‘It’s a disgusting thing’: 150 cliff swallow nests allegedly destroyed at Osoyoos resort


Officials with the enforcement division of Environment and Climate Change Canada are investigating an alleged case of hunk cliff swallow nest destruction at Walnut Beach Resort in Osoyoos, B.C.

The questioning began in early July, according to Ross Dolan, acting regional number one of the enforcement branch in the Yukon and Pacific region.

“Typically the type of retreat complaints we get are for smaller colonies,” said Dolan. “So something like this, when you come by information about 150 nests, definitely that’s something that we’ll parody very seriously.”

The complaint lodged with the Canada Wildlife Usage, the provincial ministry of Forests, Lands, Natural Resource Operations, and the B.C. SPCA by a roomer at the resort specified that the remains of 148 nests were trusted, with 35 nests left intact on July 1.

Swallows are in sharp decline in Canada and according to the conservancy group Nature Canada, the precipice swallow population in B.C. has dropped by nearly 90 per cent since 1970.

They’re shielded by the Migratory Birds Convention Act, and destroying nests with eggs, nestlings, or grown-up birds can result in warnings, fines, or prosecution.

'It's a disgusting thing': 150 cliff swallow nests allegedly destroyed at Osoyoos resort
Walnut Beach Fall back on is accused of removing nearly 150 cliff swallows nests during snuggery season. (Google Streetview)

Last year, a lodge in Banff National Leave was fined $27,000 after maintenance staff removed and destroyed an egg and four barn swill nests.

Myles Lamont is a Surrey-based wildlife biologist familiar with the kick of destroyed cliff swallow nests at Walnut Beach Resort.

He about the alleged breach of the Migratory Birds Convention Act is one of the largest he’s aware of.

“It’s a distasteful thing to even think about,” said Lamont, who added that the lairs were all being used by the colony this season, so hundreds of eggs, hatchlings, and increased birds would have been killed when the nests were waste.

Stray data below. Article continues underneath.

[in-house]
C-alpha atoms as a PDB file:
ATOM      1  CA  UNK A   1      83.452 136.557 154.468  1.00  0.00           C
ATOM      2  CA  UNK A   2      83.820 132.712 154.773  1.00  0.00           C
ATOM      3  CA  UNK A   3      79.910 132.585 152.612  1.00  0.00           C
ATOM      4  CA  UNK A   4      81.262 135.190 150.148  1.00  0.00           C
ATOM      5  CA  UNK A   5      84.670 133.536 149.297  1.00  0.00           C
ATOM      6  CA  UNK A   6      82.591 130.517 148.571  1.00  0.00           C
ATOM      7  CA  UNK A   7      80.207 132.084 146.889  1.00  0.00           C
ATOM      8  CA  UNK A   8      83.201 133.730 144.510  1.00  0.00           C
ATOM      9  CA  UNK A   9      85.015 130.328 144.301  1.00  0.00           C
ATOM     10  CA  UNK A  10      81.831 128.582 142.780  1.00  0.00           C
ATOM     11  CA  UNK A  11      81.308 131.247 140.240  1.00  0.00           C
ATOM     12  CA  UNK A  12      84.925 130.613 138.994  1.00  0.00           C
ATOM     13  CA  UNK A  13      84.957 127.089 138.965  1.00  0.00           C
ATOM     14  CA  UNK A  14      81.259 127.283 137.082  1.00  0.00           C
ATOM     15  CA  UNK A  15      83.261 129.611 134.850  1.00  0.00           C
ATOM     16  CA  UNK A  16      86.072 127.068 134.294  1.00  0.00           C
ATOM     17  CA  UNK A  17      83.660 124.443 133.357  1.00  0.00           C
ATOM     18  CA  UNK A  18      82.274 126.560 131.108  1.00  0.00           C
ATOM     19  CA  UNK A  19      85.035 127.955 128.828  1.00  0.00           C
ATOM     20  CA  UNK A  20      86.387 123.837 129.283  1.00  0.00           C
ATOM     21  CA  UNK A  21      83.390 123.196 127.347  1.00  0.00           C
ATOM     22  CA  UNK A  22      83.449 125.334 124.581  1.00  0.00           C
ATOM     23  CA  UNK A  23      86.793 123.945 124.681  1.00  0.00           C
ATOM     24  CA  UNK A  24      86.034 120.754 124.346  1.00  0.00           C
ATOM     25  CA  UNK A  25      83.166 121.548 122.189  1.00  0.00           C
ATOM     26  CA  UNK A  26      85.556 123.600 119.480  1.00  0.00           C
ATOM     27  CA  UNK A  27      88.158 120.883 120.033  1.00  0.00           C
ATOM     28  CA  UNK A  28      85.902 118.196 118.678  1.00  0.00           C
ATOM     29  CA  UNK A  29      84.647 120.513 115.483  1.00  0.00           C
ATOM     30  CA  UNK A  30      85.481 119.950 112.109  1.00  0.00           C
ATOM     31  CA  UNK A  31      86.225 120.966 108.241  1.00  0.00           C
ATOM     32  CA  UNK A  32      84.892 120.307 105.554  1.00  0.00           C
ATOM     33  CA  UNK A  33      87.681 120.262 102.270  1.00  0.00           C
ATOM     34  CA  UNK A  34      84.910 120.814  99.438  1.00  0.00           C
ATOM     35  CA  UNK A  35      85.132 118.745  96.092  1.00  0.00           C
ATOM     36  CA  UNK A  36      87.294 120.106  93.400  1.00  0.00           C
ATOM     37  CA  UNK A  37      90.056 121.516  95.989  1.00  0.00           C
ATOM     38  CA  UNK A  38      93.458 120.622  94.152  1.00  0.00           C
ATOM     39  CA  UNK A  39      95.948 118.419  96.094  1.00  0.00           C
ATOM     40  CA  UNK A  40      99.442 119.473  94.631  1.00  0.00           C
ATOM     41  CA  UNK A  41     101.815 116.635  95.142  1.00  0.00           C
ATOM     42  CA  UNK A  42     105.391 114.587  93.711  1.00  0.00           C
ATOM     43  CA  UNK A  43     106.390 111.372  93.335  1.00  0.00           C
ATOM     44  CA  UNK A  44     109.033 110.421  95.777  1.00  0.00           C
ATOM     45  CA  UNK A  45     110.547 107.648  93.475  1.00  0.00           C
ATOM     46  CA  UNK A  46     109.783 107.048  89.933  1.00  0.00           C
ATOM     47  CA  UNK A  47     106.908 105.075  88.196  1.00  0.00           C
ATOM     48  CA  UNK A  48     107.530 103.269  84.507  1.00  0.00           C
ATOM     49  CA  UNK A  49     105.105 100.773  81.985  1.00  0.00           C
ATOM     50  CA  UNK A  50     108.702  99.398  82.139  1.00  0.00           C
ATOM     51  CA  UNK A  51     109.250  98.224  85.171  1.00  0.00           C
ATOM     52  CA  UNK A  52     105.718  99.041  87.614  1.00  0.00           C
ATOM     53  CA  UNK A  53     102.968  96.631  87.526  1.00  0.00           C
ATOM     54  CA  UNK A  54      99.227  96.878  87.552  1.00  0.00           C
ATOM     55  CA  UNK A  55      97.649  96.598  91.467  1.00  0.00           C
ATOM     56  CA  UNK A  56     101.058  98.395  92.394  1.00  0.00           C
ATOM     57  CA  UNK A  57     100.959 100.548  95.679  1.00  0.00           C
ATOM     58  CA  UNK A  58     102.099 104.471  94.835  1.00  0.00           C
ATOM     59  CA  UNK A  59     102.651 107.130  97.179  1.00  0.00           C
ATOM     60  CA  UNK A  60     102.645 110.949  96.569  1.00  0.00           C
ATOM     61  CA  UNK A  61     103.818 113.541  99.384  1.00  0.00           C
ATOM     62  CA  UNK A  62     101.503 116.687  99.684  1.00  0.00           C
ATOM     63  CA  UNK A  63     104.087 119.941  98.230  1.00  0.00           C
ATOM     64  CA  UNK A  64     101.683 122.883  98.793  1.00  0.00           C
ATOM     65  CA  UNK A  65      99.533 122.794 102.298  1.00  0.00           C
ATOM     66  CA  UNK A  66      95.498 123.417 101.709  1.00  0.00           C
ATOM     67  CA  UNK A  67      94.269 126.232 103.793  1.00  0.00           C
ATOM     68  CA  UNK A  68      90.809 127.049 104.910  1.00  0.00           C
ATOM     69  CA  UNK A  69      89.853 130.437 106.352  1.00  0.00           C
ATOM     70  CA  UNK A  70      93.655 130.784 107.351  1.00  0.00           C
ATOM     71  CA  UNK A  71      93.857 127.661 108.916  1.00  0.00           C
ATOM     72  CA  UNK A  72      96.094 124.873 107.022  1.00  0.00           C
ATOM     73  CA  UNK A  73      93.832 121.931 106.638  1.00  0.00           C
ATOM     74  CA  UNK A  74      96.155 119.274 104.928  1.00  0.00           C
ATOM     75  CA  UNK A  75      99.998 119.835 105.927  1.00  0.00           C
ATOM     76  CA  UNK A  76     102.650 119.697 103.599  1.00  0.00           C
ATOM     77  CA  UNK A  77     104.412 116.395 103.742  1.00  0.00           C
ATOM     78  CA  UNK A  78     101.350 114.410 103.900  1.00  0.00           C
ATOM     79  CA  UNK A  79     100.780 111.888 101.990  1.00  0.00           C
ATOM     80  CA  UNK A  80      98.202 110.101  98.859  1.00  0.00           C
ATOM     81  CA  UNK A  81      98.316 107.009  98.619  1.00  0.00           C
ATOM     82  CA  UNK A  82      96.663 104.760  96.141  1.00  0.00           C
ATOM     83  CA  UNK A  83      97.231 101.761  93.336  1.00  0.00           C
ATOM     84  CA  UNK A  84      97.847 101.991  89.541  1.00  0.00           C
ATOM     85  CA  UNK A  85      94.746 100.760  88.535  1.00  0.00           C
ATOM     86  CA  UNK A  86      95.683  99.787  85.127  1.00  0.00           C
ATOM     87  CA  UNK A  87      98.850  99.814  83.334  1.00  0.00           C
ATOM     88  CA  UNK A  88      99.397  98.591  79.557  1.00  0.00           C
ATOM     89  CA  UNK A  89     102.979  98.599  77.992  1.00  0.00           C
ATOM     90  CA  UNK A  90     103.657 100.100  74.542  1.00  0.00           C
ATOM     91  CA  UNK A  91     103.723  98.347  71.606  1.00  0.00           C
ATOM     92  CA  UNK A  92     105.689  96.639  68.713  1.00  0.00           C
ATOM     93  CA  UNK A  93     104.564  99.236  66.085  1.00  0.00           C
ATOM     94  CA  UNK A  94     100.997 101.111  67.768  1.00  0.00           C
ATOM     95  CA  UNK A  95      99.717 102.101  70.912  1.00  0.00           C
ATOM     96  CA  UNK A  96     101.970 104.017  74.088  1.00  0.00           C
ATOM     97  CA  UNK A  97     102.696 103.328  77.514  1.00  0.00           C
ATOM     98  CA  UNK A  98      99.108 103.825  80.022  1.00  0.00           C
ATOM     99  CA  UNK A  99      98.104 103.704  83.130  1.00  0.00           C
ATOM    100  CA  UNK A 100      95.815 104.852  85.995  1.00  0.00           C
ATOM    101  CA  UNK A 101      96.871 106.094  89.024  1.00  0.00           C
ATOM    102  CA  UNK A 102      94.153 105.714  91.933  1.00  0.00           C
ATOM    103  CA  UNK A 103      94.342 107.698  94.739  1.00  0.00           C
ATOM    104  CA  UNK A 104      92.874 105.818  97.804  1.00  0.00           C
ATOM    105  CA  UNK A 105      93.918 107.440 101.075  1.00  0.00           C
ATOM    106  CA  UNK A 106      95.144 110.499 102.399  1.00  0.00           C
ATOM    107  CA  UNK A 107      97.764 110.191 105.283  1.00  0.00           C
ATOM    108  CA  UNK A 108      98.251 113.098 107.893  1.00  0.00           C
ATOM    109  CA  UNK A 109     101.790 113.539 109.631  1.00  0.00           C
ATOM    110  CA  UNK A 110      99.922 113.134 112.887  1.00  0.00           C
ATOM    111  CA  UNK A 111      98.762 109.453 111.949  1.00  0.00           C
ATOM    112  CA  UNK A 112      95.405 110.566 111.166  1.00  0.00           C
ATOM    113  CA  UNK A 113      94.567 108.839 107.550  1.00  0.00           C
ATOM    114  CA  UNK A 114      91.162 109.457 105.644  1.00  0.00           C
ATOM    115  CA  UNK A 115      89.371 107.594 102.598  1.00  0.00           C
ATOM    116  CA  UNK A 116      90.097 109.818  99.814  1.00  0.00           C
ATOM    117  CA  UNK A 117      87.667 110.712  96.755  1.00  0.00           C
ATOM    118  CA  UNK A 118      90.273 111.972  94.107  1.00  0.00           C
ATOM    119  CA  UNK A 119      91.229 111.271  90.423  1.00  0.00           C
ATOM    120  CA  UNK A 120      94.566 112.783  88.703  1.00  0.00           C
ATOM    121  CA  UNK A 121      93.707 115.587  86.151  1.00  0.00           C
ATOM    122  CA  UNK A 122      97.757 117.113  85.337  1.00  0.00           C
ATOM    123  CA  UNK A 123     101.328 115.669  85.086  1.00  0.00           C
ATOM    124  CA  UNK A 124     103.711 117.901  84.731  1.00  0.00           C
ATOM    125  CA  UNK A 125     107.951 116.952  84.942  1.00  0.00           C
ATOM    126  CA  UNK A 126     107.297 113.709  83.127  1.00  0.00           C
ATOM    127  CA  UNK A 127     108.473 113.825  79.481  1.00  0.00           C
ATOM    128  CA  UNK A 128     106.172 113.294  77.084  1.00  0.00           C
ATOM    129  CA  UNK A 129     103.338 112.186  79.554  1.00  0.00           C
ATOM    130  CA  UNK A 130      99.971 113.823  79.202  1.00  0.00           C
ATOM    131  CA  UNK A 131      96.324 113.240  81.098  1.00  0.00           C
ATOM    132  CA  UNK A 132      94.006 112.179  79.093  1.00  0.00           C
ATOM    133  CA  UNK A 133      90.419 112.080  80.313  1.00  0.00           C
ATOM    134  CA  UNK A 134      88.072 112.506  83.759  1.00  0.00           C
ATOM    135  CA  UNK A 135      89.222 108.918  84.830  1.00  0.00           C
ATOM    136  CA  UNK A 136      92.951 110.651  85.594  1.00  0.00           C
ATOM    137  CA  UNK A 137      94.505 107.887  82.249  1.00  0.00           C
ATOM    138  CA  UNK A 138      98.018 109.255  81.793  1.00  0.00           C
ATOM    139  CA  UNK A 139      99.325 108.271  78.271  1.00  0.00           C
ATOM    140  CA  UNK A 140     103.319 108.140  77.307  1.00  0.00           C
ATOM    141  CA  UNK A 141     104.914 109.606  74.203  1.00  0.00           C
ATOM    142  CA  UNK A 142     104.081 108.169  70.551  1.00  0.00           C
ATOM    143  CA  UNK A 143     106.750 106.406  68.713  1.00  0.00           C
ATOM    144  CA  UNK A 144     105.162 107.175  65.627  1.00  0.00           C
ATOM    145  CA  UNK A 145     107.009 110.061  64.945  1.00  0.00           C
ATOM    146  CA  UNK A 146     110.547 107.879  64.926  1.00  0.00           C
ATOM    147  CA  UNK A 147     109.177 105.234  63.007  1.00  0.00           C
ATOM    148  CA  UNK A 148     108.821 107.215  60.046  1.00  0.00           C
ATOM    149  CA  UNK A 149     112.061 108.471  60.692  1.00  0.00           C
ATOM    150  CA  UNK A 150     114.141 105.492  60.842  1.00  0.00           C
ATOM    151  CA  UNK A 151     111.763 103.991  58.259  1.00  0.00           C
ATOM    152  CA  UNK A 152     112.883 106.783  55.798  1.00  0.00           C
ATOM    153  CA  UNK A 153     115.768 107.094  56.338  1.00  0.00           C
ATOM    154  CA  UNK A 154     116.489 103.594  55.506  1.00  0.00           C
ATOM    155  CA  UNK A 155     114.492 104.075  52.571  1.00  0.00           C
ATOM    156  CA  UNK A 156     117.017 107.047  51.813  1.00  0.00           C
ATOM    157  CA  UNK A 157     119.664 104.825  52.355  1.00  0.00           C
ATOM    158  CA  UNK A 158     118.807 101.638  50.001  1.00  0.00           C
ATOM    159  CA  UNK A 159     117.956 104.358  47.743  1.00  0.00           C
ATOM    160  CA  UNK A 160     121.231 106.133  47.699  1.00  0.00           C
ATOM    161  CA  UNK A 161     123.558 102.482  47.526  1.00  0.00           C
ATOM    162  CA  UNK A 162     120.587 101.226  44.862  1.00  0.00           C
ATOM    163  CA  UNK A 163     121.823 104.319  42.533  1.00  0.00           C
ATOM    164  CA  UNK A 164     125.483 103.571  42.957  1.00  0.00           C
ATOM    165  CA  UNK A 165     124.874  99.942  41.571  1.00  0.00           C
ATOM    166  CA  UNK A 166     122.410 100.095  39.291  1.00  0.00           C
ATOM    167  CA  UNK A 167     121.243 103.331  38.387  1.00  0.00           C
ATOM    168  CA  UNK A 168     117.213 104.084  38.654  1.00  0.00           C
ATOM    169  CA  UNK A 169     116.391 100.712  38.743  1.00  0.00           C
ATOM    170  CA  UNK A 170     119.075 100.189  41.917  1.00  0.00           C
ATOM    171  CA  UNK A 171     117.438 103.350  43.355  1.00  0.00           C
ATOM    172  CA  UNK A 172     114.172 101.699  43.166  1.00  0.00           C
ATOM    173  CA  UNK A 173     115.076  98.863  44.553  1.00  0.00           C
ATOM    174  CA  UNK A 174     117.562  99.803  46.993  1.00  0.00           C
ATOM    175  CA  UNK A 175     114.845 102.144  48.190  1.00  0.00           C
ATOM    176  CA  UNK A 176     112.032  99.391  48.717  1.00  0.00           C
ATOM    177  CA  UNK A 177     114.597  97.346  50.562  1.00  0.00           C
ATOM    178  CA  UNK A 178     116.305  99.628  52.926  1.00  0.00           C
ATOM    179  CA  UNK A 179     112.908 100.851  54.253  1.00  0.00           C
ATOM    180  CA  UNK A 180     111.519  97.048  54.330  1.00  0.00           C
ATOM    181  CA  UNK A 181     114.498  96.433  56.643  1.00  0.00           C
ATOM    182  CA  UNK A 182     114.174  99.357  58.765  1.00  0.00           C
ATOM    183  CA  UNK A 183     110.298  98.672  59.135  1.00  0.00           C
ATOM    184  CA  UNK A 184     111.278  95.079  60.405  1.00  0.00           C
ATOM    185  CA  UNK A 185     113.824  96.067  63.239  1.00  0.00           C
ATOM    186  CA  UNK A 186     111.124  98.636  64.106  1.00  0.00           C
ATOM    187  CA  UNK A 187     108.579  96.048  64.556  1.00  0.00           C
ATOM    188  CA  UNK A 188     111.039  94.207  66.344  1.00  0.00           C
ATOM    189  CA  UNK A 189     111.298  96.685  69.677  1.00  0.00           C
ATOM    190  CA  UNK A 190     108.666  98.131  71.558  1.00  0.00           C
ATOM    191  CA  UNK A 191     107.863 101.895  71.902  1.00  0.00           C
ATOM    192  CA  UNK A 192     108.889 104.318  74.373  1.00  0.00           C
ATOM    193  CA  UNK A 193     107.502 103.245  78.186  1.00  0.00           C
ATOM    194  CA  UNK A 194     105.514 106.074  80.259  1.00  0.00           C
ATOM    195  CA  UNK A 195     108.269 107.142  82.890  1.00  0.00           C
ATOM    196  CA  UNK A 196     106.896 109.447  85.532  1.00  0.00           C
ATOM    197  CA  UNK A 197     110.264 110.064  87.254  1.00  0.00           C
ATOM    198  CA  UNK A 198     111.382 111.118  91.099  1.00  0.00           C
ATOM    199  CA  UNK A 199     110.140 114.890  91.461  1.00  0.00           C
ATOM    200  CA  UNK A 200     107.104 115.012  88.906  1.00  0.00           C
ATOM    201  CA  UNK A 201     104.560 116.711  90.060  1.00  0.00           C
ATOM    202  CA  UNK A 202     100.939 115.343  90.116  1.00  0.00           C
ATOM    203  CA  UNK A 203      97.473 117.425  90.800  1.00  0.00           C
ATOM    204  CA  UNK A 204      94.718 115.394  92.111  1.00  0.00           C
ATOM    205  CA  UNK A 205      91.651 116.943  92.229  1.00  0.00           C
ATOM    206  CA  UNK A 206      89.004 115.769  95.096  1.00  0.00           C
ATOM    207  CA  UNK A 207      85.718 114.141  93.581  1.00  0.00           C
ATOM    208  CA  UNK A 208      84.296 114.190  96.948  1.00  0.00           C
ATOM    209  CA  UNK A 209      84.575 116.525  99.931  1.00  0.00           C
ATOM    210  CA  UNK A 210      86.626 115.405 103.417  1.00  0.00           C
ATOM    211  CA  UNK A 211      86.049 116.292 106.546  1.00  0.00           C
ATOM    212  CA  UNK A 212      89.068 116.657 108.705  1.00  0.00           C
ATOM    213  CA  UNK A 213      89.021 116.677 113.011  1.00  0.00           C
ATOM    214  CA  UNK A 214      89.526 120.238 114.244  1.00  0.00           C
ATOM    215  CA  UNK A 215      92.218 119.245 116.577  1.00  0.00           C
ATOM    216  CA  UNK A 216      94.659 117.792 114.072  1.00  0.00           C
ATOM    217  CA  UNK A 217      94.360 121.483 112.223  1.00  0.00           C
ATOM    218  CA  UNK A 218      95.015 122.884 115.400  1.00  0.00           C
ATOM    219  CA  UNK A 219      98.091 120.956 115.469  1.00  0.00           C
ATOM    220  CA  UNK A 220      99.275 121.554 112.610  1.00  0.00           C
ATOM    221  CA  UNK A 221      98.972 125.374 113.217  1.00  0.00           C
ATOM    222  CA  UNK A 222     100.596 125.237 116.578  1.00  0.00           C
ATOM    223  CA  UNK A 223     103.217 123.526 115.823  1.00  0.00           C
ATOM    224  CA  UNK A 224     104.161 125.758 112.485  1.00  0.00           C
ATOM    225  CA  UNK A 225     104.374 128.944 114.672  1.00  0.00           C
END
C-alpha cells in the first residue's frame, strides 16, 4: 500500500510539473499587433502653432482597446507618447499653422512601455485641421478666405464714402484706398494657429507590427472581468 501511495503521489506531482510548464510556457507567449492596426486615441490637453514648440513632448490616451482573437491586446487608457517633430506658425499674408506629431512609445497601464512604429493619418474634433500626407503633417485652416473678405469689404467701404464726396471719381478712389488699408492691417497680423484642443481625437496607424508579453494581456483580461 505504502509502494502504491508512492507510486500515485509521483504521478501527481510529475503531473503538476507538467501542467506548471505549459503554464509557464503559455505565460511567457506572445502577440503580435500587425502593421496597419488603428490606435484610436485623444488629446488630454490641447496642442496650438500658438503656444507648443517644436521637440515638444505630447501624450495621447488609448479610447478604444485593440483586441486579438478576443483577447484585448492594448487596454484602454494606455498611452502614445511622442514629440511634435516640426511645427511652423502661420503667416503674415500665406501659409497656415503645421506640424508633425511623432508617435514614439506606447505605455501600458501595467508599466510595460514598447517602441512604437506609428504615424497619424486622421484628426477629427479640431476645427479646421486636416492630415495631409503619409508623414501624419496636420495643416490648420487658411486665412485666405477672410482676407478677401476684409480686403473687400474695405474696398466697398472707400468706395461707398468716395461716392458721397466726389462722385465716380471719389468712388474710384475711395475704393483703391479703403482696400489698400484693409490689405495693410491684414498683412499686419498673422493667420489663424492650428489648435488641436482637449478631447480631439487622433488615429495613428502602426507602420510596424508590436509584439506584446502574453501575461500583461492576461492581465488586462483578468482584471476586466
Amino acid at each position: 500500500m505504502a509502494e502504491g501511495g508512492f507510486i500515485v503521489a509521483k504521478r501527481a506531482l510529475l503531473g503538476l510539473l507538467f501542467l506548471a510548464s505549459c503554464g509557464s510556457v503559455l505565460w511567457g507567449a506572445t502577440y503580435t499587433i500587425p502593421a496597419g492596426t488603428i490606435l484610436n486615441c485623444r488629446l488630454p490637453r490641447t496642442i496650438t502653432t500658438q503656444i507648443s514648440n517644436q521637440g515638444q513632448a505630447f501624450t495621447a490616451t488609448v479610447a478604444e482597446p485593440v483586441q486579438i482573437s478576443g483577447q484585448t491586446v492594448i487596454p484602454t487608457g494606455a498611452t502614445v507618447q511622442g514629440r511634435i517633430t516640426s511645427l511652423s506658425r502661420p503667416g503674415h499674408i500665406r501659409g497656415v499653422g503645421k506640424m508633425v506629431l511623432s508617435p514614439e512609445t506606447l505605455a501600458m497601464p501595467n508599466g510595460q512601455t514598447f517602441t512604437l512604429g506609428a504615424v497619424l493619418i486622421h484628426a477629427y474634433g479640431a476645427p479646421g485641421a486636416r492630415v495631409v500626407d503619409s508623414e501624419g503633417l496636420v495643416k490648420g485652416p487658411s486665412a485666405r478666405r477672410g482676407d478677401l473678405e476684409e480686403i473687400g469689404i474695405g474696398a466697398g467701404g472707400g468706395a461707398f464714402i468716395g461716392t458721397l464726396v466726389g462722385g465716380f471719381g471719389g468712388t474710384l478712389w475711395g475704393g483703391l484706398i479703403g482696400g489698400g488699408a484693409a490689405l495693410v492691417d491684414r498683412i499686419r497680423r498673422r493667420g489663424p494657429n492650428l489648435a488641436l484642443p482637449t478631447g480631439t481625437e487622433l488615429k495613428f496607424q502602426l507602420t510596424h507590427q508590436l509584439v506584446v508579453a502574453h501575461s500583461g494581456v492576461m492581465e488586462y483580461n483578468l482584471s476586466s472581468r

Lamont said the appropriate way to deal with an unwanted colony of crag swallows would be to wait until after nesting season, remove the hide-outs, and install nets or other deterrents to keep the birds from re-establishing their colony in the at any rate place the following year.

‘It’s not correct’

Don Brogan, general manager of Walnut Ground Resort, said he’s aware of the incident, but that the account reported to testimonies wasn’t accurate.

“It’s not correct, but I can’t comment on it. It’s under investigation,” said Brogan.

“I’ve been importuned by legal advice to say I have no comment, but yes, there were no birds weakened,” he said. “But it’s under investigation and I can’t make a comment. Sorry.”

Dolan communicated the ECCC enforcement branch is kept very busy with grumbles of disrupted nests during nesting season, with new calls beside different birds covered under the Migratory Birds Convention Act approaching every day. But he said most complaints are regarding a single nest or smaller colony, so this in the event that stands out.

“Something of that scale is unusual. That’s not the type of ordinary occurrence that we receive,” he said, adding that he couldn’t say when the search is expected to wrap up.

Do you have more to add to this story? Email rafferty.baker@cbc.ca

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